Breast Cancer,  Life After Cancer,  Uncategorized

Reducing Panic Attacks – How I Cope

So pre-cancer I had difficulties with anxiety and depression.  Pretty normal.  However, I was not aware that the feelings I experienced when I walked in to a store; the claustrophobic feeling, the feeling where I instantly became angry and irritable with everyone and everything, the hotness, and the overwhelming sense of urgency in that if I did not change my circumstances very quickly I might start screaming at the top of my lungs or worse yet, start bawling right there in the produce aisle, were directly related to something.
In November of 2015, two months before my diagnosis, these attacks and my depression were at an all time high.  I cannot begin to tell you how many grocery carts I brought to a sales clerk, apologizing, as I rushed out the store.  I went to the doctor and was prescribed an anti-depressant and life was manageable.
Then January of 2016 came and some may or may not believe this, but the reason for my panic attacks and depression came to light.  I am confident that my body was sending me a message that something was different; for after my diagnosis I did not have a panic attack for over a year.  Okay – let me revise that.  I may have had a panic attack or two during treatment, but most of those were due to things like a routine colonoscopy all of  sudden became a “what if they find more cancer” concern; or the day they could not find a vein for the IV (thank God for ports – seriously).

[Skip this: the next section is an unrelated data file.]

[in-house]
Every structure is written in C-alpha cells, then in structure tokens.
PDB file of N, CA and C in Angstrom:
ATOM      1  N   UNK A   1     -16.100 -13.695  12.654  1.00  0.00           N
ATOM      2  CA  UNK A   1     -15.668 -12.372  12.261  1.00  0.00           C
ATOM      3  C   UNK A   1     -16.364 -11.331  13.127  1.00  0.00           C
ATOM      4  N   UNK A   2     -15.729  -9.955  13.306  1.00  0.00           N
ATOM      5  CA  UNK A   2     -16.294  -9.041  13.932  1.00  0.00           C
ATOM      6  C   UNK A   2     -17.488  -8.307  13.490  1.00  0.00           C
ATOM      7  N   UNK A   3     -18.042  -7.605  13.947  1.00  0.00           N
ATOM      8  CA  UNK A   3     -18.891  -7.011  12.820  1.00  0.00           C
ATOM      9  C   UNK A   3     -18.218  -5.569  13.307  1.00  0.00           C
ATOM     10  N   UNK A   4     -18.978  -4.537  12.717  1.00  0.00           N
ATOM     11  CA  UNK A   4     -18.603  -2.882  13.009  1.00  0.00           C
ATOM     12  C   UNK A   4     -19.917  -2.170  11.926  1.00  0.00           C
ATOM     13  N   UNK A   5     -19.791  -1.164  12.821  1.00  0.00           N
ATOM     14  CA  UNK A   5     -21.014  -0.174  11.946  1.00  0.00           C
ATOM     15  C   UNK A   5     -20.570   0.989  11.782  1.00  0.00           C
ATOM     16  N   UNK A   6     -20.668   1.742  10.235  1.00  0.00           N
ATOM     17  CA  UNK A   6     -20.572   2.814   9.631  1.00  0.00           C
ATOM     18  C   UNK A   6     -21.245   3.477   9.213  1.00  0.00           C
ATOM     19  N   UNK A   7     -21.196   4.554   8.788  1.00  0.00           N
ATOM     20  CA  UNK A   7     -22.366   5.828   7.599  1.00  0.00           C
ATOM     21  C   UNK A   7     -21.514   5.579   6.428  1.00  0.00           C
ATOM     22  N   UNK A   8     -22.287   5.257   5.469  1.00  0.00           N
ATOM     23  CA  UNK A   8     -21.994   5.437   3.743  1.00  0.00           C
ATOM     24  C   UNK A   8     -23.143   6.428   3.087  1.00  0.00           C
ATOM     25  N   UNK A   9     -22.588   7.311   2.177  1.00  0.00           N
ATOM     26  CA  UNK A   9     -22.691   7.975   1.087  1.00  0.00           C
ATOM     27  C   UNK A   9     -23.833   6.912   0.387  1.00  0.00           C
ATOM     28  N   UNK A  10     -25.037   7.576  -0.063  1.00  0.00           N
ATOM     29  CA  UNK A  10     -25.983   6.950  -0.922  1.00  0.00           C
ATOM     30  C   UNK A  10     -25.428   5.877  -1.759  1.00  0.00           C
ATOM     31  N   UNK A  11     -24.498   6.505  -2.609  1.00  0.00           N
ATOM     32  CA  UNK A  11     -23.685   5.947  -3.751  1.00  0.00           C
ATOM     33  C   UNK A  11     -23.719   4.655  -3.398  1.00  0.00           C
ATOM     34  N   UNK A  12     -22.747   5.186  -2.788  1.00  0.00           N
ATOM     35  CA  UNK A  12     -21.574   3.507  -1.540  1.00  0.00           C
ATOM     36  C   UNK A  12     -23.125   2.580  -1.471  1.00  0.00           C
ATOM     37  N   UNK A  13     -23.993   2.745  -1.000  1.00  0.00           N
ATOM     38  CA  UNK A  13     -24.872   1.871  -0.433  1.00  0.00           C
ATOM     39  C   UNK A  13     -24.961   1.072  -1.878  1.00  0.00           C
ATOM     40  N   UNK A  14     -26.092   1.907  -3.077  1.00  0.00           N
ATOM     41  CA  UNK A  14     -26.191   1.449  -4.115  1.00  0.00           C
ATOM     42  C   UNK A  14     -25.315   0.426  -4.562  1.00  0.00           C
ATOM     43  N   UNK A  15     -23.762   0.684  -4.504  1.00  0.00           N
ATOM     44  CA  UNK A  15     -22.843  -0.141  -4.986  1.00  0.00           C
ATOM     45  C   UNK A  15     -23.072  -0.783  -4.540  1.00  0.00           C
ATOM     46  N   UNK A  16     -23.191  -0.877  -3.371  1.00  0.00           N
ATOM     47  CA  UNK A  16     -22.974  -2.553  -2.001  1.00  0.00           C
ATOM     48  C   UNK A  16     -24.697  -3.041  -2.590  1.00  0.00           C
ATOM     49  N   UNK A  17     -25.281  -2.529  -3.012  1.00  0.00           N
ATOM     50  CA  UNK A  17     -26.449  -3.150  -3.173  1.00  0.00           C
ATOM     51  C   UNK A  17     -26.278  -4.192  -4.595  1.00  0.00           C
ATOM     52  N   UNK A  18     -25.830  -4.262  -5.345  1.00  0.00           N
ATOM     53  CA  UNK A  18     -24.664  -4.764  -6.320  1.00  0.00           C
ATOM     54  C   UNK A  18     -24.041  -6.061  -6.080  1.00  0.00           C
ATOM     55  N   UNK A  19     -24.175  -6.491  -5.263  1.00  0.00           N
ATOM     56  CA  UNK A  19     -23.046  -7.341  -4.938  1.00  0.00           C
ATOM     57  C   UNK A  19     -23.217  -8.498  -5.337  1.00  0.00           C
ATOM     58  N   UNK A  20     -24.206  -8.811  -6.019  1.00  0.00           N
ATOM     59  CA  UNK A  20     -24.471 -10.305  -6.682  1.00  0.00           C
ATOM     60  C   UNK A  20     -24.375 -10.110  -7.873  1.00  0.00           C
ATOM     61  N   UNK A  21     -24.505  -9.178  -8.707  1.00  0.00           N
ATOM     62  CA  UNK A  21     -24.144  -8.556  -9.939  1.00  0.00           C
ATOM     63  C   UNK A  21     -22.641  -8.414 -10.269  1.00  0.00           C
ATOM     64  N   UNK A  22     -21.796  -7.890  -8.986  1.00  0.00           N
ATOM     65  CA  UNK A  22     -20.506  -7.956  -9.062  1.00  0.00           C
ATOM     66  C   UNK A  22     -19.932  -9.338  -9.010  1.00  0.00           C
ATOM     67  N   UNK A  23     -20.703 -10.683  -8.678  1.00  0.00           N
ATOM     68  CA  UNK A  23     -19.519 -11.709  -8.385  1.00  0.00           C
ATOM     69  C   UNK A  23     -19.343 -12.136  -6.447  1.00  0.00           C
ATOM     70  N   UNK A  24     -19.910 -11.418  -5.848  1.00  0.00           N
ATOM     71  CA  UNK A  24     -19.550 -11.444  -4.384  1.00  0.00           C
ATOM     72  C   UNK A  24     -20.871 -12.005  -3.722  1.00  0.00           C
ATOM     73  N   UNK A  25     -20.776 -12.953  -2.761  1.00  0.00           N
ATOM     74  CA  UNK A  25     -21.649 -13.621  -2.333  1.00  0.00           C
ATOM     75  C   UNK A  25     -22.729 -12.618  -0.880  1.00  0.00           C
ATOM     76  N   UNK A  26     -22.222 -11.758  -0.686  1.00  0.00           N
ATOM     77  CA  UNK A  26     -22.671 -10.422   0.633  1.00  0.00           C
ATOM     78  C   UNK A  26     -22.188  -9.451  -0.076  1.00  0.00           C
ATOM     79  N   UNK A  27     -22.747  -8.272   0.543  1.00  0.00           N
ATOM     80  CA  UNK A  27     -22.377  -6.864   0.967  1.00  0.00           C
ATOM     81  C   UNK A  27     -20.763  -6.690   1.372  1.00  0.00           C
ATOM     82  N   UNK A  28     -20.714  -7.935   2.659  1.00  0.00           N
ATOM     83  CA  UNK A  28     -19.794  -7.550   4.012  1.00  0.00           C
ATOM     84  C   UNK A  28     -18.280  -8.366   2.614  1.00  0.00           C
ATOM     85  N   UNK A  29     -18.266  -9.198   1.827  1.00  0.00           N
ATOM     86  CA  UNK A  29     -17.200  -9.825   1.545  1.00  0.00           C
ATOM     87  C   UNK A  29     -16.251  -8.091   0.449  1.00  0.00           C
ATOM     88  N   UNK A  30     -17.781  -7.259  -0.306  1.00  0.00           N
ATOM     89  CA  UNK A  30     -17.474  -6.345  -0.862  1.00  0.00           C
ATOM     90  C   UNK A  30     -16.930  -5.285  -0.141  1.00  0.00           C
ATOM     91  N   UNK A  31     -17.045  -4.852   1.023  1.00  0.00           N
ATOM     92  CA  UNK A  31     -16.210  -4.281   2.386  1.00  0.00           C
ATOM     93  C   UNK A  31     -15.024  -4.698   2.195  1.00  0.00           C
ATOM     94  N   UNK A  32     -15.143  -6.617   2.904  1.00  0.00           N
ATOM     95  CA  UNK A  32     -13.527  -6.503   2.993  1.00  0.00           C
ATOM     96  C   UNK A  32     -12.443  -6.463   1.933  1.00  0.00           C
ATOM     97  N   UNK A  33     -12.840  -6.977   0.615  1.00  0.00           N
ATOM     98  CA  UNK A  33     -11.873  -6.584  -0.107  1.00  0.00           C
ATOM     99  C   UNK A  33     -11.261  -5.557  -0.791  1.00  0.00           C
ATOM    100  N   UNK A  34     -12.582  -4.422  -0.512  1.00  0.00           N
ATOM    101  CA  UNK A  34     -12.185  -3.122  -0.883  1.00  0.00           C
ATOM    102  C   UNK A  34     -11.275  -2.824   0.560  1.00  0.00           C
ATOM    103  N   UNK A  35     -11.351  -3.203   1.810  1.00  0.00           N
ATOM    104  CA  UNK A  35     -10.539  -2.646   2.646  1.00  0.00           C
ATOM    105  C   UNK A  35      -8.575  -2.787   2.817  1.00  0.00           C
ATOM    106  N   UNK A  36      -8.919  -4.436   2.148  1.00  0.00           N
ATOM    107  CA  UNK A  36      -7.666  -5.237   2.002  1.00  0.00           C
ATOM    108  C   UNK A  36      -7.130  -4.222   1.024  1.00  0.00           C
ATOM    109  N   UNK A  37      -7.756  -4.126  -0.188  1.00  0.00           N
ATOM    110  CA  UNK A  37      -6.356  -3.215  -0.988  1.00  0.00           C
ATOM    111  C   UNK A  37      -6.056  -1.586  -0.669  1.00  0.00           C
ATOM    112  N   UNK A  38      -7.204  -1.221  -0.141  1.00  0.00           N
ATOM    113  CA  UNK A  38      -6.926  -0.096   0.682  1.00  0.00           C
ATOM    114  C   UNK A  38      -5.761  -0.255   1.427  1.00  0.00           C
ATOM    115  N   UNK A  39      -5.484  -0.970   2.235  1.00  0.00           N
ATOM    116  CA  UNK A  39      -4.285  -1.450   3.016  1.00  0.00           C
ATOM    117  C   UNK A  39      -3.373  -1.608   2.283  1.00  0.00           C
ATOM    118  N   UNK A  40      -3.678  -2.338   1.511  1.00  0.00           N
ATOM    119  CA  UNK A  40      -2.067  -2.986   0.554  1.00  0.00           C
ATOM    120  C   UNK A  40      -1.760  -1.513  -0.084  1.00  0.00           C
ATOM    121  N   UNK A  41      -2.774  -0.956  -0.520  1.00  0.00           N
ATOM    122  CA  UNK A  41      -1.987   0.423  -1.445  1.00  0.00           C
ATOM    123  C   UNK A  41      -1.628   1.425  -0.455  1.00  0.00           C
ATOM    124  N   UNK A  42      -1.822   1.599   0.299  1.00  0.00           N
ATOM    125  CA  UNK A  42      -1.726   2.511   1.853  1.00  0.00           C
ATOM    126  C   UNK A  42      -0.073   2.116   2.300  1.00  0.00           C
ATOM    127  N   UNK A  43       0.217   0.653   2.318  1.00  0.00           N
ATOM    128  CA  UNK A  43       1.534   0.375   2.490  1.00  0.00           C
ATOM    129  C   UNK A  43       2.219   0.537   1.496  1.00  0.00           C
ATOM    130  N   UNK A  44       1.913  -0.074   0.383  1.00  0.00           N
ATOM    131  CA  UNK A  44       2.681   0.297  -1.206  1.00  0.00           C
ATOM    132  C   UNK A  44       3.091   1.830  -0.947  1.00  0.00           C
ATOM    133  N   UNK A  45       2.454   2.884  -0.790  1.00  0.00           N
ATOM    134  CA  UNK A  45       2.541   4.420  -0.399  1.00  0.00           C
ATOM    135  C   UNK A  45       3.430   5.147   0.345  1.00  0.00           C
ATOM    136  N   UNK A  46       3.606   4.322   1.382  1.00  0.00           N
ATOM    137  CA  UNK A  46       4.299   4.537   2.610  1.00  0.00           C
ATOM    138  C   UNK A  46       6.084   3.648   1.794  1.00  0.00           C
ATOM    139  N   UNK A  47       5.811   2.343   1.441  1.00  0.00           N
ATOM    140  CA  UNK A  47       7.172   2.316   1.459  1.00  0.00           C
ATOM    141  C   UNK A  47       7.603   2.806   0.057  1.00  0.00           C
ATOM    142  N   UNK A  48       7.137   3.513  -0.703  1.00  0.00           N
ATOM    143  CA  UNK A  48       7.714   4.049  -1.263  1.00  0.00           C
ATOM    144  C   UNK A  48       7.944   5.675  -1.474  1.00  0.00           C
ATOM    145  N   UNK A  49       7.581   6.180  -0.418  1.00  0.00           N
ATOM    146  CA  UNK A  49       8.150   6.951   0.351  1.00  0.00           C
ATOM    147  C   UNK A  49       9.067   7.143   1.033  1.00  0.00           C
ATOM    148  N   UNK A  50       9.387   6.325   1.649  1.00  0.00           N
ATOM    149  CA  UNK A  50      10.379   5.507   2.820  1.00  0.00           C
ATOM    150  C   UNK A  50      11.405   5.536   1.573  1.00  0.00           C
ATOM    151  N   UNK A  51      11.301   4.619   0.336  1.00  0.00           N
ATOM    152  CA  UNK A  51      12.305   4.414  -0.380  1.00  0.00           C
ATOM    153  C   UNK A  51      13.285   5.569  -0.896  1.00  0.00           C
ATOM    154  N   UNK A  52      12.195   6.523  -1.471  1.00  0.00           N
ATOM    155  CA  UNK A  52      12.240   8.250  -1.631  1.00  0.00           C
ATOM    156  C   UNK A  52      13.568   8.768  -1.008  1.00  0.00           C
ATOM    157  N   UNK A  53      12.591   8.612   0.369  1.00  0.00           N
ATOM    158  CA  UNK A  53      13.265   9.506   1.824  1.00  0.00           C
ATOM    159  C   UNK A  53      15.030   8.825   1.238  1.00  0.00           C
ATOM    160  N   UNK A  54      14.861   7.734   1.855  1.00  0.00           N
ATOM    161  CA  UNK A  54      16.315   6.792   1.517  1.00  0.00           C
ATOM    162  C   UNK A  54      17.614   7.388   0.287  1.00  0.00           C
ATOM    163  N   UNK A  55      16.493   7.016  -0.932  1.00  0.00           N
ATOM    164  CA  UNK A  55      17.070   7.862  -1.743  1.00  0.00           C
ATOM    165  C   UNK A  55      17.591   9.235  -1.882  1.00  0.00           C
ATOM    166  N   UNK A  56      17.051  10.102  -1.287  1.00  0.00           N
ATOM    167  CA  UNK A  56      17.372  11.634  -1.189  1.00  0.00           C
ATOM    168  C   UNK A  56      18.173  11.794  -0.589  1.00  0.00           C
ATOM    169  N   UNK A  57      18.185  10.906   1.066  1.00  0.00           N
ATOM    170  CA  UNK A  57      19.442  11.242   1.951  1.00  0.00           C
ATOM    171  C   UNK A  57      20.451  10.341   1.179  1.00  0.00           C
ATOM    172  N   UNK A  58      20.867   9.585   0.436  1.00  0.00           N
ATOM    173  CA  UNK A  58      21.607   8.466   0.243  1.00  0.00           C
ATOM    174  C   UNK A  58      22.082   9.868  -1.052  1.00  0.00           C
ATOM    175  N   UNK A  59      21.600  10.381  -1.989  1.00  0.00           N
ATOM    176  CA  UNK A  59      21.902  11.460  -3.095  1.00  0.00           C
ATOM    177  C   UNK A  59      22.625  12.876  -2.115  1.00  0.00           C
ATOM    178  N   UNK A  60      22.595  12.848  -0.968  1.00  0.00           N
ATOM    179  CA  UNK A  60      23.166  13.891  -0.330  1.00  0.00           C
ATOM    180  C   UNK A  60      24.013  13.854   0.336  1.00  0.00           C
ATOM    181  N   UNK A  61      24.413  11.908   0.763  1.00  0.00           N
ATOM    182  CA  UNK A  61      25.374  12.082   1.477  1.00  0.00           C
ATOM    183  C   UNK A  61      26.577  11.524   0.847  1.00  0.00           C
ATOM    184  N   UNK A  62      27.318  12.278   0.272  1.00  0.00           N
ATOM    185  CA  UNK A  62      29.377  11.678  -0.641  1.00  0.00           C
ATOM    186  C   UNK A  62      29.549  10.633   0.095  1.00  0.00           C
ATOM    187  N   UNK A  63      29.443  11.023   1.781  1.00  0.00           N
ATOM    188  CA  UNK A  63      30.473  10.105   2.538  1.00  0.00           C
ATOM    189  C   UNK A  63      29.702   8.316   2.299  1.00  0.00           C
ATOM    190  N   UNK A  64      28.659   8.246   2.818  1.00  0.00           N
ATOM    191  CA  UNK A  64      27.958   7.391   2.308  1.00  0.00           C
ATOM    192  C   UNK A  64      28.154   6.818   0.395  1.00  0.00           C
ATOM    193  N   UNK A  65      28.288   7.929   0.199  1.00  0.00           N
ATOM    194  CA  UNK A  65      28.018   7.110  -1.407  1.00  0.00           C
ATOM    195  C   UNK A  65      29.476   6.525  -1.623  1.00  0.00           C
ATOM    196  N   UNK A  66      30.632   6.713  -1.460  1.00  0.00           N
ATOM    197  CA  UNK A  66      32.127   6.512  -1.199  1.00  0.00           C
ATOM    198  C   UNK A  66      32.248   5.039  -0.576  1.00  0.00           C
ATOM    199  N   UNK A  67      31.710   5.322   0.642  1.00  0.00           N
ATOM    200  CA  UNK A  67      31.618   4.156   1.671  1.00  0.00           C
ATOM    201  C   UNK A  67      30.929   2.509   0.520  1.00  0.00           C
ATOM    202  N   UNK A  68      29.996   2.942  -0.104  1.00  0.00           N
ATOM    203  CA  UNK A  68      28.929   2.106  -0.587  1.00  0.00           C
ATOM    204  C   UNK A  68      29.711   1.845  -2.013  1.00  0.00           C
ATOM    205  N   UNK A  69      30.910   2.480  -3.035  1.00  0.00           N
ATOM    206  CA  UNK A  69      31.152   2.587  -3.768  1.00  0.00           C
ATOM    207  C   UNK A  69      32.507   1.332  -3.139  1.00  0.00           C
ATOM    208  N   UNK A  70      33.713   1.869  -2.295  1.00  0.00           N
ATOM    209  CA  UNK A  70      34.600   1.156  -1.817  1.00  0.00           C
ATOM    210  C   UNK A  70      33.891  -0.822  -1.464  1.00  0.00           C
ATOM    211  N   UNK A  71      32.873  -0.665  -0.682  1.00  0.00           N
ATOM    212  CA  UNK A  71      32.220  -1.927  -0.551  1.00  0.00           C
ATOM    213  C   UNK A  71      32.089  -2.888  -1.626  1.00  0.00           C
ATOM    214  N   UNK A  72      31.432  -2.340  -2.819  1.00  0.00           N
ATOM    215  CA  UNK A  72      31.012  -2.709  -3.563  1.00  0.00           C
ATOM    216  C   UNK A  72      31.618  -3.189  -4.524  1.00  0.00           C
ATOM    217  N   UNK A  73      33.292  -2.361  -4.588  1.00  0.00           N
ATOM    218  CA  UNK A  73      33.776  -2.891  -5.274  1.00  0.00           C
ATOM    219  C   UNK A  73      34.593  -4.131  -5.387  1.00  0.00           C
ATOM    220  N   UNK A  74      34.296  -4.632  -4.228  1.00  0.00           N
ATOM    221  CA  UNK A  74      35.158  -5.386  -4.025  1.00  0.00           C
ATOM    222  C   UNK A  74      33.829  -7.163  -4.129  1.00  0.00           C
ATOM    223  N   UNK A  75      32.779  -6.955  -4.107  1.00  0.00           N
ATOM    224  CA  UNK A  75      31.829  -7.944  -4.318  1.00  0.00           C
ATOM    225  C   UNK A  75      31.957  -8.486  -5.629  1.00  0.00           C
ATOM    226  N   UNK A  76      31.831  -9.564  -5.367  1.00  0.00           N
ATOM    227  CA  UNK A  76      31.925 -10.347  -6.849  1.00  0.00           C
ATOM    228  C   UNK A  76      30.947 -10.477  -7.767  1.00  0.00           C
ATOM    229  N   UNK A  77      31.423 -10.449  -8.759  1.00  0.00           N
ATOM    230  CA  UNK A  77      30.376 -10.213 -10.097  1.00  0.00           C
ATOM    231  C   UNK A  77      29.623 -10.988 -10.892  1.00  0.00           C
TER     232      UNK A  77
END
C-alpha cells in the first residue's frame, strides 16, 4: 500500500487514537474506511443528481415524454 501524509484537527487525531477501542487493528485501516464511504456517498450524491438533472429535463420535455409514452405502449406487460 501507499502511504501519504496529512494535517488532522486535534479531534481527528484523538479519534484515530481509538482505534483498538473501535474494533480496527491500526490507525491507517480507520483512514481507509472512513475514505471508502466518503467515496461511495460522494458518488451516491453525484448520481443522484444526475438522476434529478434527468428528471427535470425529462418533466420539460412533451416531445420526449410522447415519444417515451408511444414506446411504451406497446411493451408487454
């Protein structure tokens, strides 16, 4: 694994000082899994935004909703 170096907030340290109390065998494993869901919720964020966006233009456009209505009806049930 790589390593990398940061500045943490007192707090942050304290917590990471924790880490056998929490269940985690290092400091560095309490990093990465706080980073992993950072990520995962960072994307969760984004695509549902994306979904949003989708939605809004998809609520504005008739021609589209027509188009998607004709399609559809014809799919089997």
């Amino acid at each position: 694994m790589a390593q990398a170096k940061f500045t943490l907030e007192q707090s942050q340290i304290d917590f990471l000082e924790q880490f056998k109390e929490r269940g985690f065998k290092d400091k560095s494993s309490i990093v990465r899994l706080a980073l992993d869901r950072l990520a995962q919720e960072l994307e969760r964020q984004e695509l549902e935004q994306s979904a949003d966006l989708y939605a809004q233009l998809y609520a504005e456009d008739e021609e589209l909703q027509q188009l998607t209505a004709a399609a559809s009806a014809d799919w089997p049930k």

But November 2016 guess what started coming back in full force and worse than before?  Pretty easy guess, huh?  Suddenly I did not want to leave the house.  I loved interacting with others, but if it involved my leaving the house or going somewhere I was unfamiliar, the panic started before I even got out of bed that day knowing what was coming.  Another round at the doctors, but this doctor asked if I had been receiving counseling since my diagnosis, to which I answered I had not.
Fast forward a few months and come to find out that all those previous attacks had been panic; and with my upcoming diagnosis anniversary date, they returned with extra strength.  In that process of learning what was happening, we also talked about things to try to help alleviate the panic and depression.  Two main points provided great assistance to me; one was easy, the other not so much.